It’s late and I’m tired despite it being a shorter day.
Today’s post will be very short. Once again I had to take a day off for my ankle. In addition it was a steep climb to the next hotel and by the time I arrived the altitude was really effecting my head. So I laid my pack on the floor, crawled into bed and slept. Tomorrow is a shorter walk and hopefully I’ll be back to 100%.
Thank you for all your prayers and support.
BTW I’ve been spelling Buon Camino wrong. It’s BUEN CAMINO!
We are only 2-3 days away from Sarria which is the 100 kilometer mark from Santiago. The Camino seems more crowded but it’s not the same people we have been traveling with. The Australians, New Zealanders, Germans, Dutch, Norwegians, and French have gotten either ahead or behind us.
This fresh crop of pilgrims are newer to the Camino. We’ve seen the buses stop at the hotels and watched them debark. They’re cleaner and less worn looking. They smile brightly, wave heartily, and call out “Buon Camino” in a cheery voice.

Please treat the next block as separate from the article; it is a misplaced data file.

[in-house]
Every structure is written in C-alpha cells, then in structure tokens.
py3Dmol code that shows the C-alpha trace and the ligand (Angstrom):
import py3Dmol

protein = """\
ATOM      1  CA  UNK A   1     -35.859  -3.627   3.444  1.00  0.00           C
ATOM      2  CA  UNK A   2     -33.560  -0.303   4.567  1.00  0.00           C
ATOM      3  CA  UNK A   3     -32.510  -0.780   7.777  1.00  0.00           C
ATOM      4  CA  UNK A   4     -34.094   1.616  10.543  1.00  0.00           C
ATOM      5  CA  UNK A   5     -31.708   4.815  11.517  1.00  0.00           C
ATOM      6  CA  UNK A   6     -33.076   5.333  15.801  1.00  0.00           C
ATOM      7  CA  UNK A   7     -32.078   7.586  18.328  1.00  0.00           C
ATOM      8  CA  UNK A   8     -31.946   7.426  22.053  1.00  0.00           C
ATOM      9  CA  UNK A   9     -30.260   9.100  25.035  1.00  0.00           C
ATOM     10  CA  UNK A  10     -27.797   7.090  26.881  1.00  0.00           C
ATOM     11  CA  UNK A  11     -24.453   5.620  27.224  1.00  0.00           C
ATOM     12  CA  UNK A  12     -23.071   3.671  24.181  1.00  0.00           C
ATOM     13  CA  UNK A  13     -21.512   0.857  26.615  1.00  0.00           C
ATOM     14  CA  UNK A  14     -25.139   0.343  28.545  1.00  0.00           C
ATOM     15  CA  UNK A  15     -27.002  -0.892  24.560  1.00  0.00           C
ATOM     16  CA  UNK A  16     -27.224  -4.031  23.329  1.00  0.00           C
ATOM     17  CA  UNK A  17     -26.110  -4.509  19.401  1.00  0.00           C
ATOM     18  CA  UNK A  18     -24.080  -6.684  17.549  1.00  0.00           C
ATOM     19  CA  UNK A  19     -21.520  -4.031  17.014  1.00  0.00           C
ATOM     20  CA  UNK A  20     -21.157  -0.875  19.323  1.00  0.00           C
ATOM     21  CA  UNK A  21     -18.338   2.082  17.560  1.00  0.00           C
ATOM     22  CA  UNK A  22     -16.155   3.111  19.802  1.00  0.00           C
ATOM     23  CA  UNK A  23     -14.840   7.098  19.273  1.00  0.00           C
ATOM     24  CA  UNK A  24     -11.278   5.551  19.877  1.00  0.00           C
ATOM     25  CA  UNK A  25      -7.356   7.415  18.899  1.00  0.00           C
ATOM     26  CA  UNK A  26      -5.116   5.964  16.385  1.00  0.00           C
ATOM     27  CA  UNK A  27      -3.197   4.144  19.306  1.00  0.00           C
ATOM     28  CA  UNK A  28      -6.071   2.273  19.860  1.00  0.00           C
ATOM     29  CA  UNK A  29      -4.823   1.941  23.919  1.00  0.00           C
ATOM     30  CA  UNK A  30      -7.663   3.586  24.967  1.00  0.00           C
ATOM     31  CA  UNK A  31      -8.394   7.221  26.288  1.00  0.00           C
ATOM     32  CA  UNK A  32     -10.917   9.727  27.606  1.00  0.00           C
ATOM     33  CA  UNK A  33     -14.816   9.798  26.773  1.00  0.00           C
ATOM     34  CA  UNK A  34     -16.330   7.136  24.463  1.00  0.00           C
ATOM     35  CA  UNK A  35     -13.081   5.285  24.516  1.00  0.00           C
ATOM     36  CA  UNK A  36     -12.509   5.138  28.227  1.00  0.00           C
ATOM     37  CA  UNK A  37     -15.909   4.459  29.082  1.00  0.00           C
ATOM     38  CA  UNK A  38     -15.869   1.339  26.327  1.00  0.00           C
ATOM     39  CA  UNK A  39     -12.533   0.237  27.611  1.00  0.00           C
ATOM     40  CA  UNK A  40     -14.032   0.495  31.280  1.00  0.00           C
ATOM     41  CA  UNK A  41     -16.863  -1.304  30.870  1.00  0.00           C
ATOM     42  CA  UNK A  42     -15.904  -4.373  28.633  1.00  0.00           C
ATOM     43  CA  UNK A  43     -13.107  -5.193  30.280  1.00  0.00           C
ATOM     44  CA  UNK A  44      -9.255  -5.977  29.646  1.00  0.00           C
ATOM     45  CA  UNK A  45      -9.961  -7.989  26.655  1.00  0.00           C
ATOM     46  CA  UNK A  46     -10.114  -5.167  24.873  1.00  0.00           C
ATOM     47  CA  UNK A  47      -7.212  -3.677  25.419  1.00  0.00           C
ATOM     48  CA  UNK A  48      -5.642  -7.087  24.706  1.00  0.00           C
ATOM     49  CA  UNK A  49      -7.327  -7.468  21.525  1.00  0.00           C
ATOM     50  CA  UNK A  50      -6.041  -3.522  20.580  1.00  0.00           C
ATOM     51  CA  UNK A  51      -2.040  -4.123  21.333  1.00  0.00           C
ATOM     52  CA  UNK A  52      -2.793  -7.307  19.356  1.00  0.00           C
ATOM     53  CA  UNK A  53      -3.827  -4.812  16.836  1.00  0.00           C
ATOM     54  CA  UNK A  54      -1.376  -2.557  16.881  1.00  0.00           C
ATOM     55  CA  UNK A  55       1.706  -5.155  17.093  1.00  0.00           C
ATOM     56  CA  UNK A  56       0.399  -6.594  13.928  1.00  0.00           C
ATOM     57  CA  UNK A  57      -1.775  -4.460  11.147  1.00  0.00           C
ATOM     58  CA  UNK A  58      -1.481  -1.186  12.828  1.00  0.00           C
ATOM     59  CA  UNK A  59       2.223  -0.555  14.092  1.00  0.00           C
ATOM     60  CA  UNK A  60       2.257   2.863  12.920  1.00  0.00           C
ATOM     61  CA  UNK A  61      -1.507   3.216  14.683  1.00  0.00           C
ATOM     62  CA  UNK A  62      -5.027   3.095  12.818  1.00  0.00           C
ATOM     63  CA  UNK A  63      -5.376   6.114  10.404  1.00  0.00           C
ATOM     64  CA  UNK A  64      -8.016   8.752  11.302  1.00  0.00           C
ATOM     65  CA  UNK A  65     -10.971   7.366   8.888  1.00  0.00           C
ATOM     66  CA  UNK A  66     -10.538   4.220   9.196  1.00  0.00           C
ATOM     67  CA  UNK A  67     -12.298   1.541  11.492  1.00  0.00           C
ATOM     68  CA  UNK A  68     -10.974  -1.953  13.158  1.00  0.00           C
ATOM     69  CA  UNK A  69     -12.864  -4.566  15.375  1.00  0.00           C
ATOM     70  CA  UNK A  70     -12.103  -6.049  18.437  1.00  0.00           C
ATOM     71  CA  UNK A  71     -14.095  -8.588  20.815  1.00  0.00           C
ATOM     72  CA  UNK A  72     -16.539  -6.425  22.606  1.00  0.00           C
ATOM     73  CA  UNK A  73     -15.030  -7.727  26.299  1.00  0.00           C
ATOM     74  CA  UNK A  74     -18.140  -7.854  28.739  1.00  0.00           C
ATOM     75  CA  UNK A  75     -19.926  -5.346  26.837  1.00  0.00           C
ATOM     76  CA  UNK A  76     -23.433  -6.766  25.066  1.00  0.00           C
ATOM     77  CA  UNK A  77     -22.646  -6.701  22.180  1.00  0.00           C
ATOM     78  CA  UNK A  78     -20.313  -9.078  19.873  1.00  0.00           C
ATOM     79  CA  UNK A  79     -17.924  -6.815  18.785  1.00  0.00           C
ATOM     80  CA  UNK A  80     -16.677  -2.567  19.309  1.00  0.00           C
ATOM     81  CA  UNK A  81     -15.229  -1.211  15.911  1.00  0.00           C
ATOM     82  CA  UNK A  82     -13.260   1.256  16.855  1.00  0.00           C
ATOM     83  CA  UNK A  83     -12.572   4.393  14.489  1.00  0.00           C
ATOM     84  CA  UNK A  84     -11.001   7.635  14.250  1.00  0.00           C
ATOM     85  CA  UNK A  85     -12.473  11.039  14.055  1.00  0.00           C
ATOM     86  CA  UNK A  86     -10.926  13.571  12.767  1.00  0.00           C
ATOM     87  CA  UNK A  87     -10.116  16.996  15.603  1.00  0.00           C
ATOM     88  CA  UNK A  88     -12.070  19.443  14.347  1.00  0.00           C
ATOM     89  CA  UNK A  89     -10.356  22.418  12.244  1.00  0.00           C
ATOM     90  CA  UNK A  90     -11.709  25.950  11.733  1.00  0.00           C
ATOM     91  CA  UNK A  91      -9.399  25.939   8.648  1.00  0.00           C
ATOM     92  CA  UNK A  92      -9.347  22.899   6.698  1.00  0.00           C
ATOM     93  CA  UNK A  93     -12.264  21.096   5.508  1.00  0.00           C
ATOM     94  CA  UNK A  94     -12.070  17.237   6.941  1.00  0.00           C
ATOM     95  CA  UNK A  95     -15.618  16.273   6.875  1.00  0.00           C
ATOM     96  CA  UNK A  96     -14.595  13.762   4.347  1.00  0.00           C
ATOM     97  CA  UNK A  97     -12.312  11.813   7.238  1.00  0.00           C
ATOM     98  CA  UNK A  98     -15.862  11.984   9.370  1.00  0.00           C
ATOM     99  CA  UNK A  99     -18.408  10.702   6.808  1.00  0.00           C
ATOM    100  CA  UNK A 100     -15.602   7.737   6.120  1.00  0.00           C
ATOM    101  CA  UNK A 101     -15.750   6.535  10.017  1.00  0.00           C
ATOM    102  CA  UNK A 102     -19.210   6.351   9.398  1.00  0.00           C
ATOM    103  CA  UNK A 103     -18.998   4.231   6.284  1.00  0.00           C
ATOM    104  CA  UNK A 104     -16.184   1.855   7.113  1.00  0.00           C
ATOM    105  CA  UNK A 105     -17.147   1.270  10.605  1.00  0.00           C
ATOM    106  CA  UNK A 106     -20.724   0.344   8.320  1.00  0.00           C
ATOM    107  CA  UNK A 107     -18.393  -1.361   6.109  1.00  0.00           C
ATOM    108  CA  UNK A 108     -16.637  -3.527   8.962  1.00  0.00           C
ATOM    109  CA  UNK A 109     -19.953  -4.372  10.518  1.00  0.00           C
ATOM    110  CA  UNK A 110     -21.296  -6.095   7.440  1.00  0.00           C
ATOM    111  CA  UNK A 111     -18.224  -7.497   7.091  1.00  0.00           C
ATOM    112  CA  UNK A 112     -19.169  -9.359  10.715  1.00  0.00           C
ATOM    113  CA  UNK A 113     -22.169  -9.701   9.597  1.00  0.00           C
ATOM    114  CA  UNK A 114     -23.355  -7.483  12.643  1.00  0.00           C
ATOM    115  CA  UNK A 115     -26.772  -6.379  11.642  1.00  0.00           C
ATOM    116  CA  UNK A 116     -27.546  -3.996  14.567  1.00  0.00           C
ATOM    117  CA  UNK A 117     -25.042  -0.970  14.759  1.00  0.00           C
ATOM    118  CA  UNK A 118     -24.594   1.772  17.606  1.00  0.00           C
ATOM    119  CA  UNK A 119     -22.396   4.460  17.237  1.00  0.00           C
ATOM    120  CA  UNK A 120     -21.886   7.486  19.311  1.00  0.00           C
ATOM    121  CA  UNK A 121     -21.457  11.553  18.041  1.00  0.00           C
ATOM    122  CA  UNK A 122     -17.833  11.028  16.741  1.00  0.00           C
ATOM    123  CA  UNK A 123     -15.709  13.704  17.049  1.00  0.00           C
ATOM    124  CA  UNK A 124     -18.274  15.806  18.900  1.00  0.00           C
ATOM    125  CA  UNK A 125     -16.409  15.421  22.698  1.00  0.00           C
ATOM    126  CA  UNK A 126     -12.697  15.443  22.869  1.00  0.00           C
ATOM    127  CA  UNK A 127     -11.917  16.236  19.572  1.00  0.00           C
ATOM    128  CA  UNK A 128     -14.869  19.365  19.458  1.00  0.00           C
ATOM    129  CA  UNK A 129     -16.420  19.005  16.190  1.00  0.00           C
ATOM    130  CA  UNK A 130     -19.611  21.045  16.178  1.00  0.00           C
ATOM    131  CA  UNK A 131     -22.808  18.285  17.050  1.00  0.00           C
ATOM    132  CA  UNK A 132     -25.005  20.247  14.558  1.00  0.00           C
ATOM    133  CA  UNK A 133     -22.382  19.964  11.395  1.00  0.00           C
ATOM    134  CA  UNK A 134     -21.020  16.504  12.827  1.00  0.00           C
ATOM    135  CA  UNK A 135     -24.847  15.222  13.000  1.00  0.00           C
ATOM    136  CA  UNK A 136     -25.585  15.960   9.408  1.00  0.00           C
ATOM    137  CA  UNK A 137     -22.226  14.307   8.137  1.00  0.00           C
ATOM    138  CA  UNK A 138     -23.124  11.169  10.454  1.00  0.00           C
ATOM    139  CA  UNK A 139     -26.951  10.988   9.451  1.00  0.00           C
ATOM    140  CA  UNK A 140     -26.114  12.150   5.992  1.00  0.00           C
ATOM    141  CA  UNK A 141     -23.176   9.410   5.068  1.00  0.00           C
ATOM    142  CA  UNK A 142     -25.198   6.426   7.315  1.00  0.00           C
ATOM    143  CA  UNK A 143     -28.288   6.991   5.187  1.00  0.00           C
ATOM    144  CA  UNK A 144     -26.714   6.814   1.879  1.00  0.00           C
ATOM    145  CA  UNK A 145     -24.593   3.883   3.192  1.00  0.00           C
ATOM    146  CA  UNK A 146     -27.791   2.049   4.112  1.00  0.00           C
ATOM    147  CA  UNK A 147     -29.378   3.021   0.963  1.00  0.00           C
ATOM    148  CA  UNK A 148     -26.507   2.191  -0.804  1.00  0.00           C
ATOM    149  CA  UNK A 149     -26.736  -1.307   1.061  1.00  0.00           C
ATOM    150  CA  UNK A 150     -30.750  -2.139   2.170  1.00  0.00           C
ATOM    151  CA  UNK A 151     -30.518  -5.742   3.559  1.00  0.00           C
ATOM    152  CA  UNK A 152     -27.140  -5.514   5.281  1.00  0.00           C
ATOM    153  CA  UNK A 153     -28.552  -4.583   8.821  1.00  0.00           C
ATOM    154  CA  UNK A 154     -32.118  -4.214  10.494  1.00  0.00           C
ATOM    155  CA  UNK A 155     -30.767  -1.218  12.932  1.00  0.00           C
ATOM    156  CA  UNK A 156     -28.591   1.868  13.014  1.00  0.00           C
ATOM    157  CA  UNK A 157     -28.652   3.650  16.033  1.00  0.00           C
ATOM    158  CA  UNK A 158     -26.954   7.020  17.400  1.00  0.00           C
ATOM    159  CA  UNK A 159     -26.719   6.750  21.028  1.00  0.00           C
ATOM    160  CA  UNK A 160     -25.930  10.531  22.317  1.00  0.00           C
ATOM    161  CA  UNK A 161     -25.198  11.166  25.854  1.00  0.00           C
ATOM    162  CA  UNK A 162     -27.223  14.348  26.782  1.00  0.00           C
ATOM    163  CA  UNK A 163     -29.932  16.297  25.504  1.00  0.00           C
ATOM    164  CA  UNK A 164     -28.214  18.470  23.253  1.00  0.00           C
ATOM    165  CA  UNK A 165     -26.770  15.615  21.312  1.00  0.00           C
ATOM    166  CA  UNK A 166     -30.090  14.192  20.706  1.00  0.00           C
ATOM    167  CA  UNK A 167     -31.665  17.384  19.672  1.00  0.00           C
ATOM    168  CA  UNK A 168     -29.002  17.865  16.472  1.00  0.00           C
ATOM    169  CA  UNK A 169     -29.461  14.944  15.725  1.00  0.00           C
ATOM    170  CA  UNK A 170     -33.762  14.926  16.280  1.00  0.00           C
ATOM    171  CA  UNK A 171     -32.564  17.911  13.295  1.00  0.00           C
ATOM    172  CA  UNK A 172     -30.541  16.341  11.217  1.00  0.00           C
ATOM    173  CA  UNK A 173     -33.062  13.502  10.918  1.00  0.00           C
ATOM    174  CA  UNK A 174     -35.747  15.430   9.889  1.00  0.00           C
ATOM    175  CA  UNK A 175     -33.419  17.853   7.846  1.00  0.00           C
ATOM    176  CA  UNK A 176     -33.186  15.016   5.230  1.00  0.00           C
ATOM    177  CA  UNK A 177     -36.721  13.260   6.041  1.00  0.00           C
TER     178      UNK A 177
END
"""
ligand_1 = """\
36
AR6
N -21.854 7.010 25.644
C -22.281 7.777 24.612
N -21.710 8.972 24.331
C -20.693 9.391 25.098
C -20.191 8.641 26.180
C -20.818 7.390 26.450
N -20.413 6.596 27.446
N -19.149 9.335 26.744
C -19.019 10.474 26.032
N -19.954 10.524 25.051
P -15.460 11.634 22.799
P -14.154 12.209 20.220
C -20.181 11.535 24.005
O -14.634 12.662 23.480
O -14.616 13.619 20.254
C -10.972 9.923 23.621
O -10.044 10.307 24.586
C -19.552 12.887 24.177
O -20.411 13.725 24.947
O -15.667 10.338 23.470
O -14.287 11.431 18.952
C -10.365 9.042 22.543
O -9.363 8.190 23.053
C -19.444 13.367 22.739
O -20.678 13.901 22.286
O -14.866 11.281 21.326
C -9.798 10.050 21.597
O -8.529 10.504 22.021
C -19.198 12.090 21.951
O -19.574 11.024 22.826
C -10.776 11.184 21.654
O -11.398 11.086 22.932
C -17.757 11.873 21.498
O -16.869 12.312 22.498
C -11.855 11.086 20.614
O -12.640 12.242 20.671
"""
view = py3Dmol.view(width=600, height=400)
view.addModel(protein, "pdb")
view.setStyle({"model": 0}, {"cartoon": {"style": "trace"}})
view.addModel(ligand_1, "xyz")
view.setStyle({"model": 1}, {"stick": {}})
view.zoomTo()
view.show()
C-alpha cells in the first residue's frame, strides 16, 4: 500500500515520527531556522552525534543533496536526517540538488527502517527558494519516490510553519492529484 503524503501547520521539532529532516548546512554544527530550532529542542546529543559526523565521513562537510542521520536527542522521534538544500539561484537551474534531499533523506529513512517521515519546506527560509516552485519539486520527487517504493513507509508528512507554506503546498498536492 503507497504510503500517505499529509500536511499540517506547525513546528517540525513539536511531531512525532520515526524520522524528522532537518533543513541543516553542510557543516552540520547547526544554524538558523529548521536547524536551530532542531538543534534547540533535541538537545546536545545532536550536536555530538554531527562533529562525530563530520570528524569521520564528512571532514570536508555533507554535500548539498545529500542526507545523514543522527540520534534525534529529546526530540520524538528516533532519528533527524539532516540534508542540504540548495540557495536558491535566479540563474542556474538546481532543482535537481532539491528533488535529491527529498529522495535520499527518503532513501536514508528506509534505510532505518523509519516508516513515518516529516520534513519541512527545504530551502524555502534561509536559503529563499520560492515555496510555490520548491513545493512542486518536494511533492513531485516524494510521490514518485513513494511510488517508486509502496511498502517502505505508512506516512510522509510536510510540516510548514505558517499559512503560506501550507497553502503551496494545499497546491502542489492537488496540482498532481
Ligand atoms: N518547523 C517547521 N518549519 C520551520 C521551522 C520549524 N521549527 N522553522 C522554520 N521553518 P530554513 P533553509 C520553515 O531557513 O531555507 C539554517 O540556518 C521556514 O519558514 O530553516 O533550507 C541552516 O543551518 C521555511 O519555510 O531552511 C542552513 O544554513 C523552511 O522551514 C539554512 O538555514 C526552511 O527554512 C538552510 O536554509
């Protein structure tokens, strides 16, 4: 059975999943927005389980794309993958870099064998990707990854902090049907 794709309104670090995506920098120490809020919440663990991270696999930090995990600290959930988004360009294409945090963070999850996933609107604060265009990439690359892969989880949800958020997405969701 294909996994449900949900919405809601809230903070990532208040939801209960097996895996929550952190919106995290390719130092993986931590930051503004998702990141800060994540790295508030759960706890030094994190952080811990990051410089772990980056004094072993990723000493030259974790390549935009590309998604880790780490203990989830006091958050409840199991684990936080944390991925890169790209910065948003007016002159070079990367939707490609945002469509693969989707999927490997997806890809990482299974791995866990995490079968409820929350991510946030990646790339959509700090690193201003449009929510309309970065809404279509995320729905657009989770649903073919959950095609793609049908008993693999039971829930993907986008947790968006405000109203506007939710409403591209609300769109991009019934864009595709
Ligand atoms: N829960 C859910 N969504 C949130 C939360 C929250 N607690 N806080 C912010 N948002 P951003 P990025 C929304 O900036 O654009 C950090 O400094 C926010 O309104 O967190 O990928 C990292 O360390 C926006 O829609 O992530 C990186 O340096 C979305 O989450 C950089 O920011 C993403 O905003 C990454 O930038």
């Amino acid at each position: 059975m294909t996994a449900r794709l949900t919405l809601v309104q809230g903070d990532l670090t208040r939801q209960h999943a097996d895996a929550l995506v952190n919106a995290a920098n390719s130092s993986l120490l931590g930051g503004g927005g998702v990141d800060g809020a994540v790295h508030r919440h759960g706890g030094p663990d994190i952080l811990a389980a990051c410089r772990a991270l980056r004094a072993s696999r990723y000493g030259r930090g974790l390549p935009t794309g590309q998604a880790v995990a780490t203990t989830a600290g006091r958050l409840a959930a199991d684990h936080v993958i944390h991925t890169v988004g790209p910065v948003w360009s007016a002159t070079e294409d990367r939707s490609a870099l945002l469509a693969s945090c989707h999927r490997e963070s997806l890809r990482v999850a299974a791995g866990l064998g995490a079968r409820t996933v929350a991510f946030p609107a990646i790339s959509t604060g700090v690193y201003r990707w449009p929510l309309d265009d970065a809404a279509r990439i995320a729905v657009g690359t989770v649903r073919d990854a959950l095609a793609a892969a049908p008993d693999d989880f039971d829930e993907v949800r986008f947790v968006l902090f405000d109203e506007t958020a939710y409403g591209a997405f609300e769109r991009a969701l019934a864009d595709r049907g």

Some of these pilgrims are rejoining the Camino where they left off last year. After all not everyone has six weeks to do this. Some of them don’t have the time but want to reach Santiago so they start in Leon or Astorga or even Sarria. And some are part of a tour trying to capture the Camino experience. They have smaller daypacks and the tour company provides them a gourmet lunch to have along the way. The sag wagon is available for pilgrims who get tired along the way. I’m not judging them. This is the way I bicycled through Tuscany several years ago.
I biked a few hours to the first test stop and then rode the sag wagon in to lunch and awaited the rest of the riders while drinking an aperol spritz and writing postcards.
It was the way I wanted to do the ride just like everyone does the Camino in his or her own fashion.